Review: Olly Murs at Genting Arena, Birmingham


Olly Murs is often heralded for his performance value and cheeky-chappy persona and, to a great extent, this was showed off during his set at Birmingham’s Genting Arena on the 24th March, where he displayed strong vocals and provided several very entertaining and energetic numbers. The problem, however, was that Murs did not know when his personality became too much: OTT simply does not exist in his dictionary as he constantly referred to how women ‘love’ him, remarked as to how he was feeling ‘frisky’ and allowed audience members to slap his ass while saying “and why would you want to see my arse? Not like it’s rear of the year 2015”. To the hordes of 30-something hormonal women on a night away from their husbands, it was brilliant. To others, however, it was more like the moment your parents start talking about sex and you just want to be swallowed up by the sofa.

The night started off a little anti-climactically as the opening act, Capital FM DJs, failed to really get the party starting standing behind a desk for half an hour. True to form, though, the audience perked up when Murs arrived. His set began strong: his opening performances of 24 hits ‘You Don’t Know Love’ and ‘Grow Up’ were well-executed with a strong vocal and energetic dance routine. ‘Grow Up’, specifically, filled the arena with a sense of childhood fun and innocence and made for a really nice arena sing-along. This didn’t stop either: the crowd were very energetic and vocal throughout, specifically during hits such as ‘Dance with Me Tonight’, ‘Heart Skips A Beat’ and ‘Kiss Me’, as well as a cleverly constructed ten minutes of amalgamated hits ranging from the 70s up to Justin Timberlake’s ‘Can’t Stop The Feeling’.

If Murs is to be congratulated for one thing specifically, it is his ability to get a crowd up and dancing and taking part in the show. I could not see a single person not singing and dancing along and this is testament to Murs’ abilities as a performer. In fact, the crowd were so energised that, at one point, Murs literally jumped in (much to the horror of his security team!). There was a clear connection between Murs and his fans and it made for an excellent atmosphere. The only flaw vocally was the remix of ‘Dear Darling’ which was a little disappointing and felt constructed to avoid the requirement for several high notes during the live show: the original would certainly have been preferred.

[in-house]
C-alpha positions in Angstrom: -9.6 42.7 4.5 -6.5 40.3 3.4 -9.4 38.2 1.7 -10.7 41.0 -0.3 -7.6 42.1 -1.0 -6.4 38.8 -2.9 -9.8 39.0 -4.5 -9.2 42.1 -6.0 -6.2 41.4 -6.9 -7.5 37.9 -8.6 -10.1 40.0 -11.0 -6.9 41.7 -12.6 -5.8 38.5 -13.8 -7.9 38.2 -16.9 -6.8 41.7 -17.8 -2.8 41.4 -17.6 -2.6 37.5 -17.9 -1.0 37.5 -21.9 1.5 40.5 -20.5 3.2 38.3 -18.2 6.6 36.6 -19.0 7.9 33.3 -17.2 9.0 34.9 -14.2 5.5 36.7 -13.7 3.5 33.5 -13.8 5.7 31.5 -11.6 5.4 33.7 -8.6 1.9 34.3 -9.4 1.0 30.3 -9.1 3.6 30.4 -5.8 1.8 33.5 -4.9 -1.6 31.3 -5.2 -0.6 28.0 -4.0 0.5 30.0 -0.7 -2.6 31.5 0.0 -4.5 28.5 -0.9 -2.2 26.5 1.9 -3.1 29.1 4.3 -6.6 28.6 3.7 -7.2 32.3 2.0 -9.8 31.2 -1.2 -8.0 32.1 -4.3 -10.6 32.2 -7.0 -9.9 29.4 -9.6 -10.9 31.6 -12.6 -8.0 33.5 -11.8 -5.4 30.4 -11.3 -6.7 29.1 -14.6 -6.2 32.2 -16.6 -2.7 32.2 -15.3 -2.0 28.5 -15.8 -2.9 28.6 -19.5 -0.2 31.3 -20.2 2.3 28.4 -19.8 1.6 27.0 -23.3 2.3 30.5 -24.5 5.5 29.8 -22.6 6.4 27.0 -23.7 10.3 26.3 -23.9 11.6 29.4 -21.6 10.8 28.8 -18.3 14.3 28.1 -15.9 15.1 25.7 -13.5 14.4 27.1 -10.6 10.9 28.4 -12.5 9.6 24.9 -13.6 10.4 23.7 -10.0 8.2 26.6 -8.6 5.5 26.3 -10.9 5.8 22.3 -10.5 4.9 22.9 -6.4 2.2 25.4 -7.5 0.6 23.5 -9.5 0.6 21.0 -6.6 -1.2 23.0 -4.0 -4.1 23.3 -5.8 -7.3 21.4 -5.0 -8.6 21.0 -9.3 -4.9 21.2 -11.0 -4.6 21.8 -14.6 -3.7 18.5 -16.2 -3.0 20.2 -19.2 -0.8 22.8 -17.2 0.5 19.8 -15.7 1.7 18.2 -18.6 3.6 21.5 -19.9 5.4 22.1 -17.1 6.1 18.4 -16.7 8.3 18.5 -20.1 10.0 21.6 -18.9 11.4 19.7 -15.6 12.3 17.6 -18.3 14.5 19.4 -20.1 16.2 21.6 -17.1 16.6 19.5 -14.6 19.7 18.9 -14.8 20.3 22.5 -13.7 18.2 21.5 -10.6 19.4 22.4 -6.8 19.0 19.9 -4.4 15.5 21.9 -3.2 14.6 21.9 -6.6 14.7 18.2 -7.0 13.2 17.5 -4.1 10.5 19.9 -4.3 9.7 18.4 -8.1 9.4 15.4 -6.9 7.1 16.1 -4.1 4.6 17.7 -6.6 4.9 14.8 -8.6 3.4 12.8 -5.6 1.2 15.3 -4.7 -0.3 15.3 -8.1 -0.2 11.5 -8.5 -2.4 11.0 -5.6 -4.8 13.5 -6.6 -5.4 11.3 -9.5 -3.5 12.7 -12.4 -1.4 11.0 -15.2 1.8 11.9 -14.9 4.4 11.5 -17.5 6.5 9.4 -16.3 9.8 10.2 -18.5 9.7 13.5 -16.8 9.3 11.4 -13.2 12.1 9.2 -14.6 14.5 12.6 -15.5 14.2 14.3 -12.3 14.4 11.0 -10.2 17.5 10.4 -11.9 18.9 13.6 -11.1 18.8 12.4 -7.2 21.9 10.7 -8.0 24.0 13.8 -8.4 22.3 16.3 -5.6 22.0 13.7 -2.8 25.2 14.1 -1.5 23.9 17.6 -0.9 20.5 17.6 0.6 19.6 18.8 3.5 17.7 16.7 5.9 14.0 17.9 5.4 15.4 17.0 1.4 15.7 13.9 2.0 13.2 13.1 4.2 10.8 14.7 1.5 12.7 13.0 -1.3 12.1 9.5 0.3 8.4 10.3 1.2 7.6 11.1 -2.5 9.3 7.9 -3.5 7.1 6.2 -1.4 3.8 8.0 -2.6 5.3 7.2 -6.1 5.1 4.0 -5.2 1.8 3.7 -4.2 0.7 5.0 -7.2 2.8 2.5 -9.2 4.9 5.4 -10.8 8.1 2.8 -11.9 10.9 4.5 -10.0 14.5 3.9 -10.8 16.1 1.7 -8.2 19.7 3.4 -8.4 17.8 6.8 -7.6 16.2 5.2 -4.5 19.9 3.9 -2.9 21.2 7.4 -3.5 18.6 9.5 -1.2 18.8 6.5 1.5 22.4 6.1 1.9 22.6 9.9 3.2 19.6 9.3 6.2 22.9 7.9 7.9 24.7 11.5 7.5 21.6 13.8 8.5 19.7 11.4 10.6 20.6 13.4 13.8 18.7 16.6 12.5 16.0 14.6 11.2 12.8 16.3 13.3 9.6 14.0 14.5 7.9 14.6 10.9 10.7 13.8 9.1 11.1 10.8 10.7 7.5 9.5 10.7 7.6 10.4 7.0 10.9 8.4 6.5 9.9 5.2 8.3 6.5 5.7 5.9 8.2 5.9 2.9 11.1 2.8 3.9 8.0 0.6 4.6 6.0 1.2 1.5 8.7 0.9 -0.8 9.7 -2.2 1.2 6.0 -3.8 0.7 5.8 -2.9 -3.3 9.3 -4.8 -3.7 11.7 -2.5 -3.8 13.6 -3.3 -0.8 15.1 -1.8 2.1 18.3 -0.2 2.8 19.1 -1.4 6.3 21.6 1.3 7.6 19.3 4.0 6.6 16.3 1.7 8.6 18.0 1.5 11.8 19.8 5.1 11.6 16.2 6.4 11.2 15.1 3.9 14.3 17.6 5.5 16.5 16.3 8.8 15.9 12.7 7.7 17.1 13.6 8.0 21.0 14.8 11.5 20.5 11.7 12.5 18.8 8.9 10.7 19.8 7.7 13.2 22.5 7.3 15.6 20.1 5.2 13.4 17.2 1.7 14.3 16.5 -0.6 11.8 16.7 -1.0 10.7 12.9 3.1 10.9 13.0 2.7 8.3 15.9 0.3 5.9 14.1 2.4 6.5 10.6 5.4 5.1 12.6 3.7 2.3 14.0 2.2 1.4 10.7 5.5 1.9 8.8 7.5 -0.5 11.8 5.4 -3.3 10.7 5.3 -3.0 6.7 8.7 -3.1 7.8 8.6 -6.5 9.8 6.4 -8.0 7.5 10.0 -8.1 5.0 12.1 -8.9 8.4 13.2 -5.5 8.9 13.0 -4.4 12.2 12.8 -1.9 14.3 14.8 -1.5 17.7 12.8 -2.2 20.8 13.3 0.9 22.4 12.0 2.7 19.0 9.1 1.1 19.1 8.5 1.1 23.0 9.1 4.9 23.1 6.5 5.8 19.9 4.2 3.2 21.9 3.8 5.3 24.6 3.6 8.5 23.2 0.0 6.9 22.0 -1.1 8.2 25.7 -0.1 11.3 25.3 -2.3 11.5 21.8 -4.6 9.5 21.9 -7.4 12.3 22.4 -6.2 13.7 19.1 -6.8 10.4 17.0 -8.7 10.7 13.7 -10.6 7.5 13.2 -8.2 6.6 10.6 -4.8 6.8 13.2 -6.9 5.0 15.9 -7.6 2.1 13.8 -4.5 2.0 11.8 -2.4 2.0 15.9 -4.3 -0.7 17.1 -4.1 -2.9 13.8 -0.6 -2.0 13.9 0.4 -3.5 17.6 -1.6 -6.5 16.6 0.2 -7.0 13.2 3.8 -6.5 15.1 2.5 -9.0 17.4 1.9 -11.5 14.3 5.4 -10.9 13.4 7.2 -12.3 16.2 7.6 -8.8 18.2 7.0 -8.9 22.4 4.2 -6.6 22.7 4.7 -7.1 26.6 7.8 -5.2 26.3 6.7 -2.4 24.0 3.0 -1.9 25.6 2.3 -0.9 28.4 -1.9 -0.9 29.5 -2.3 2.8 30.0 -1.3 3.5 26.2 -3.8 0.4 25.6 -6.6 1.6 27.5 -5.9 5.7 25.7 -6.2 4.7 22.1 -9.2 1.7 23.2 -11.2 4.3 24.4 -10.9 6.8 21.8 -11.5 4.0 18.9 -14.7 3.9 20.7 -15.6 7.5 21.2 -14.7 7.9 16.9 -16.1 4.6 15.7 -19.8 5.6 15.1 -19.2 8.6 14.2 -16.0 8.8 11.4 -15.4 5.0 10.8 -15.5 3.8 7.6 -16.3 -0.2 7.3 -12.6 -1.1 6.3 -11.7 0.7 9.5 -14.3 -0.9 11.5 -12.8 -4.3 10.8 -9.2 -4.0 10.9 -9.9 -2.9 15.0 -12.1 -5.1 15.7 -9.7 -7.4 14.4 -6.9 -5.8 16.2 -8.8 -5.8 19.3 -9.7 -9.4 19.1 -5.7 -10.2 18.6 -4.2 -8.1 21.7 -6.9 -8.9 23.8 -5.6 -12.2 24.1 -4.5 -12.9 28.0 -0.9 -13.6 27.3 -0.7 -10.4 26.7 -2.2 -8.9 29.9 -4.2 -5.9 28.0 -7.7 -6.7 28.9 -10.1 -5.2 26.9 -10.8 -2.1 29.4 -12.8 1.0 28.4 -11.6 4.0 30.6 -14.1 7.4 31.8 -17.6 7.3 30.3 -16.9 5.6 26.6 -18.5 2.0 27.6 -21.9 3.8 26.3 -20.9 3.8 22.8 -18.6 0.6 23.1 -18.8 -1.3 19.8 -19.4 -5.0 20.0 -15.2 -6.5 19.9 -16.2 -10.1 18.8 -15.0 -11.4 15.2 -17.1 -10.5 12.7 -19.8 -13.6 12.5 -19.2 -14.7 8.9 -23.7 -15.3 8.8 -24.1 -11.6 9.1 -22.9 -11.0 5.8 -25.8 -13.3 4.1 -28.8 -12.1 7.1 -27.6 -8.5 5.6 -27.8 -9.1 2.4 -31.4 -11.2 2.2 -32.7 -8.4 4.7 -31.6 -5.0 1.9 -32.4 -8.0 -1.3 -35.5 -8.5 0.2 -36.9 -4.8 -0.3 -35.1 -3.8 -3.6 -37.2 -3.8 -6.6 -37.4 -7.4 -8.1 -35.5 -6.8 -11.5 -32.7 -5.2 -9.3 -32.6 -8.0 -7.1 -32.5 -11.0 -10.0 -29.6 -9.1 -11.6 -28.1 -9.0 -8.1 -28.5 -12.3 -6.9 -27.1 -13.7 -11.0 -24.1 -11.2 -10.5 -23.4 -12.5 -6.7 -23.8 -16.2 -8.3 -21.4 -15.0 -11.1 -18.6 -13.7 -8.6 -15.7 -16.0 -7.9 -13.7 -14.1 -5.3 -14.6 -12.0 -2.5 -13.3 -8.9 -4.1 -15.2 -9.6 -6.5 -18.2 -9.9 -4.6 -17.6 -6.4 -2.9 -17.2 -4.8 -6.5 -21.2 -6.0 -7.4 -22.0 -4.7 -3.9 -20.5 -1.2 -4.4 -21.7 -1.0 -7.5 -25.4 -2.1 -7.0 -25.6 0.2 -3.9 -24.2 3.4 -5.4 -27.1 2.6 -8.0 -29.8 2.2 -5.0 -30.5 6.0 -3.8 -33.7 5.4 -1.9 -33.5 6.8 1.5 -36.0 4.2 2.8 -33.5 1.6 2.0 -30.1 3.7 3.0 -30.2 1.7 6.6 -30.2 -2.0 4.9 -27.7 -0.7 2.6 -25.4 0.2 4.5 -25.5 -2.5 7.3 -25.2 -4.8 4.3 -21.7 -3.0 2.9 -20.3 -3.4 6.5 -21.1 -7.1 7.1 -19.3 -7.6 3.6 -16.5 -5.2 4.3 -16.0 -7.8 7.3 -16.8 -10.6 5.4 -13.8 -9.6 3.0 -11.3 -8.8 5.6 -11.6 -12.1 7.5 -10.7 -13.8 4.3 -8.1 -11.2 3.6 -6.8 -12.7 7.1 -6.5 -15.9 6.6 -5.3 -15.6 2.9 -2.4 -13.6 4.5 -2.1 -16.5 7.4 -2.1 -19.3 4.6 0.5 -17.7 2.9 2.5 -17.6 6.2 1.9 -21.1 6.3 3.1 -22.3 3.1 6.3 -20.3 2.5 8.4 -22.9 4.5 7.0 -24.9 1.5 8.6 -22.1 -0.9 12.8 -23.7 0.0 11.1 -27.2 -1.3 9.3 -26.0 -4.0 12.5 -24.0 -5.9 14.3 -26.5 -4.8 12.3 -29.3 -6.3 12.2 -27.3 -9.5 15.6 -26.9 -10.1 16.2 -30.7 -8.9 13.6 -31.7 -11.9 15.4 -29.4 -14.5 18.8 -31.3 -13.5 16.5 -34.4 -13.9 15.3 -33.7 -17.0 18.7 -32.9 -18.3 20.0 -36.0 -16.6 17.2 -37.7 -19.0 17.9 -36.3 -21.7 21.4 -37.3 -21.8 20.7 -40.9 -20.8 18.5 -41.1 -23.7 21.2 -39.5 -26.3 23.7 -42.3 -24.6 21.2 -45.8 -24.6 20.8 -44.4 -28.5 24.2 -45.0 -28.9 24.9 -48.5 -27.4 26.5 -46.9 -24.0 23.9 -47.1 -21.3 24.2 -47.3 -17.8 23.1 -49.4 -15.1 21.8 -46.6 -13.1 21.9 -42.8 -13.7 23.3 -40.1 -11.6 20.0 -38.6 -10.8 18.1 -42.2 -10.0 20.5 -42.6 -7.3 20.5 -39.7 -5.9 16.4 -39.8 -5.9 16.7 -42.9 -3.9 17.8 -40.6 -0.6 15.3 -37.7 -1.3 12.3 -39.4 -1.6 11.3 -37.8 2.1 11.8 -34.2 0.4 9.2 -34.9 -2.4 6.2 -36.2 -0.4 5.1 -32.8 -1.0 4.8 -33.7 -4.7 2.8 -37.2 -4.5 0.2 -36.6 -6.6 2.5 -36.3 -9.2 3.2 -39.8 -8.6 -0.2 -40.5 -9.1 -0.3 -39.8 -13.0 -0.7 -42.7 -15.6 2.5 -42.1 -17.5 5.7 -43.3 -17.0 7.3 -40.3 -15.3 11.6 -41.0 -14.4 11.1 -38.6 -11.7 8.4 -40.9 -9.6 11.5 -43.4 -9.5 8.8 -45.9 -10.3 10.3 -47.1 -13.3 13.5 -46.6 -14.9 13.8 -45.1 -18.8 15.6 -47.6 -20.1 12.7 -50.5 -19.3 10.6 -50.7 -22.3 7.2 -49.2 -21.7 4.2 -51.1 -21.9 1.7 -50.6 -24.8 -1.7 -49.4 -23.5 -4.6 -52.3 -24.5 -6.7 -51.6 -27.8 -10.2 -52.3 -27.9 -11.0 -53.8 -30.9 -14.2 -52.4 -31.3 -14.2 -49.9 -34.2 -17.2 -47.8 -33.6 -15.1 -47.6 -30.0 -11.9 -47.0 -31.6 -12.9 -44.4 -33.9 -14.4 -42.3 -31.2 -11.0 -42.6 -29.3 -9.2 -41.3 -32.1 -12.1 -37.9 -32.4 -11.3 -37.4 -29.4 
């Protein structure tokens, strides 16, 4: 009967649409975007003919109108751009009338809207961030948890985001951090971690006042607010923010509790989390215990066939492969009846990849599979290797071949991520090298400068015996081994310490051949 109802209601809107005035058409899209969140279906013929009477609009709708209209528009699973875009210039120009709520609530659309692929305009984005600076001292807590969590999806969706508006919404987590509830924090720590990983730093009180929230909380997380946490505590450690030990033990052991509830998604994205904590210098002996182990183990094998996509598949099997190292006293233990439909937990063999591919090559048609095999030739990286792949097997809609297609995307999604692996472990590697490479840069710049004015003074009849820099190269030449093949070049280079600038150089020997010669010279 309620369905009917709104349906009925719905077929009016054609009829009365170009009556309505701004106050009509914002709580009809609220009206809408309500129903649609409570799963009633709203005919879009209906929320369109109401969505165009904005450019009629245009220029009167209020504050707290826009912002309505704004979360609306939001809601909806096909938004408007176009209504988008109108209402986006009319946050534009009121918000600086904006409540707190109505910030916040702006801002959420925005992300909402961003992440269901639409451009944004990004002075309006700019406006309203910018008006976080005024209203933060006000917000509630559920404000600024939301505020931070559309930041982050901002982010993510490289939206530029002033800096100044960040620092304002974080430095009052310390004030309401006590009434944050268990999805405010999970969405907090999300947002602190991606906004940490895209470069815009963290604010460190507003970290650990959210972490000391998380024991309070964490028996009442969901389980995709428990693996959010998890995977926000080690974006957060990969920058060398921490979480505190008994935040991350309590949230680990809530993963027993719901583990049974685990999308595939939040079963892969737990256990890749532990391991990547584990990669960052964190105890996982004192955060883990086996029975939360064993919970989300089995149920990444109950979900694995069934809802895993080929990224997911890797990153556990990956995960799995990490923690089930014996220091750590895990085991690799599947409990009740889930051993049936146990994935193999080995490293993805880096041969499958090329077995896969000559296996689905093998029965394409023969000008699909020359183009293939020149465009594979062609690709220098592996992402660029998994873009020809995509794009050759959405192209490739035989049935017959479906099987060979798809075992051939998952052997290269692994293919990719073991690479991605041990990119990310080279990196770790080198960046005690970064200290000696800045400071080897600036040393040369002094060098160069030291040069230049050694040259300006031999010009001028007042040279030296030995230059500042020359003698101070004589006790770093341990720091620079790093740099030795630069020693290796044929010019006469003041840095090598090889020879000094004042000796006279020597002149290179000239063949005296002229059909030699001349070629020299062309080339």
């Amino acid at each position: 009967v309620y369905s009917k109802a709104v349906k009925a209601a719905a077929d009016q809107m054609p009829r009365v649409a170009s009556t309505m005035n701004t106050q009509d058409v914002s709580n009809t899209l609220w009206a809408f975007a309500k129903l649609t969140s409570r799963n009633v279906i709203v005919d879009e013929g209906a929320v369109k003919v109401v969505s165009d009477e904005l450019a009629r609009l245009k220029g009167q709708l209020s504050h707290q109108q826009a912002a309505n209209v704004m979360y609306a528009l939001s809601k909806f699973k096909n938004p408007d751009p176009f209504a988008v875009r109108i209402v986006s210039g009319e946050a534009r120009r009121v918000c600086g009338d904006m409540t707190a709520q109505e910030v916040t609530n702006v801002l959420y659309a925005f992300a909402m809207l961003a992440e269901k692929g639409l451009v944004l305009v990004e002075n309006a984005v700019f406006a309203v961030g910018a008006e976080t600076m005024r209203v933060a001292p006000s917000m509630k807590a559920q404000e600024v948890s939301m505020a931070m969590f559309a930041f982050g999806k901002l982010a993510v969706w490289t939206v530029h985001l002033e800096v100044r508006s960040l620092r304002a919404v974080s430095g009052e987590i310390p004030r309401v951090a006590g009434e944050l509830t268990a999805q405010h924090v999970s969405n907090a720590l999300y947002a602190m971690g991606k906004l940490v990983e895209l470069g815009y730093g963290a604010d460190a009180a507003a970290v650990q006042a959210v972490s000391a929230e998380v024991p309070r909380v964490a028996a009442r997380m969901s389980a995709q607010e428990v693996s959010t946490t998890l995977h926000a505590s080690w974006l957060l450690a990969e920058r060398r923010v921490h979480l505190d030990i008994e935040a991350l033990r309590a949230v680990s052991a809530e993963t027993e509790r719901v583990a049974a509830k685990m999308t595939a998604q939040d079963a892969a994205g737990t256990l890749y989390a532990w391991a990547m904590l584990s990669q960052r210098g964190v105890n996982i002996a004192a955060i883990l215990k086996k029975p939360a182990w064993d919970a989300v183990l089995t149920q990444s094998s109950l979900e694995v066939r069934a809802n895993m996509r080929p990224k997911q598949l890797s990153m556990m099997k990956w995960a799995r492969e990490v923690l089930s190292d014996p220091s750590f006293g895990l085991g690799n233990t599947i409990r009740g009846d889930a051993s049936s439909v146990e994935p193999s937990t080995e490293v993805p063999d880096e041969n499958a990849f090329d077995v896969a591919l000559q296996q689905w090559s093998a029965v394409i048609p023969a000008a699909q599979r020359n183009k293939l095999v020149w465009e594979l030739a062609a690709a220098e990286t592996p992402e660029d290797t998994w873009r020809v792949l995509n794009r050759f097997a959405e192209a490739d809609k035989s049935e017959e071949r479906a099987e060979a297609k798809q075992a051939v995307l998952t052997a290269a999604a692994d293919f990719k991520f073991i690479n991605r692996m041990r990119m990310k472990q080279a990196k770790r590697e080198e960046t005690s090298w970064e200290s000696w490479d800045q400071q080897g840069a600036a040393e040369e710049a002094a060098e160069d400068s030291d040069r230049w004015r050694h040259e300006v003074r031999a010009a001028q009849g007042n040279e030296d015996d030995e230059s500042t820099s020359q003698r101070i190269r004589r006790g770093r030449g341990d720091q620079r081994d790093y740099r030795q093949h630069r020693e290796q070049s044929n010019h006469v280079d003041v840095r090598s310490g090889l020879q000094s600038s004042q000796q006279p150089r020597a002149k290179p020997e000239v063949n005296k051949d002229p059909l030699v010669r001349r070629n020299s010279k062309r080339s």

The problem, however, rested not in the vocal performances themselves, but in the production value and Murs’ own interludes. Surprisingly, there was little “production” to really talk off. There was a band behind Murs and the occasional use of graphics on the main screen and partial dance routines but it stopped there, though it is worth noting that the backing singers and band were excellent and held their ground, especially when taking the role of Demi Lovato during ‘Up’. Perhaps he was going for simplicity, but it didn’t really pay off as it just looked like effort was lacking. If you compare this to the excellent production value of Little Mix, or the cleverly constructed simplicity of Adele or Emeli Sandé, Murs certainly falls short, especially given that some of his dance numbers could have worked perfectly with a great production involving more dancers, fireworks etc. The other disappointing feature is that the set failed to hold any real conceptual progression: it appeared like a collection of songs in a random order rather than a cohesive narrative. Perhaps this has something to do with the mismatched nature of the 24 album itself, but (and not to over-do the comparison here), if it is compared to Little Mix’s “haunted” Black Magic concept during the Get Weird tour, then Murs fades inconspicuously in to the background.

I’m presuming the idea was to fall back on Murs’ character rather than gimmicks, but this did not pay off either. To begin with, Murs’ focus on “all the sexy ladies here tonight” was bearable, but an hour in the repetitive nature of his comments became over the top. To sum it up perfectly, the lady next to me said: “the amount he goes on about women tonight, I wouldn’t be surprised if he was gay”. By the end, his comments became forced and embarrassing. This time round, Murs failed to balance his cheeky-chappy persona appropriately, and ended up becoming the embarrassing parent.

It is important not to over-stress the negatives here. On the whole, it was a great night out which was full of energy and excellent vocal performance. However, for a performer that receives as much acclaim as Murs does, the failures stood out sorely. Before we revel in the performance ability of Murs, he may wish to take a leaf out of the book of some of his competitors.


About Author

Philosopher and Historian and major pop-fan. You can find me listening to most pop in the charts (Beyoncé and Sia are most certainly goddesses), as well as some modern jazz and classical and enjoing the occasional trip to the theatre. I'm also interested in the repurcussions of the representation of sex in modern-day media! And I might be a fan of the X Factor. Sorry, I can't help it...

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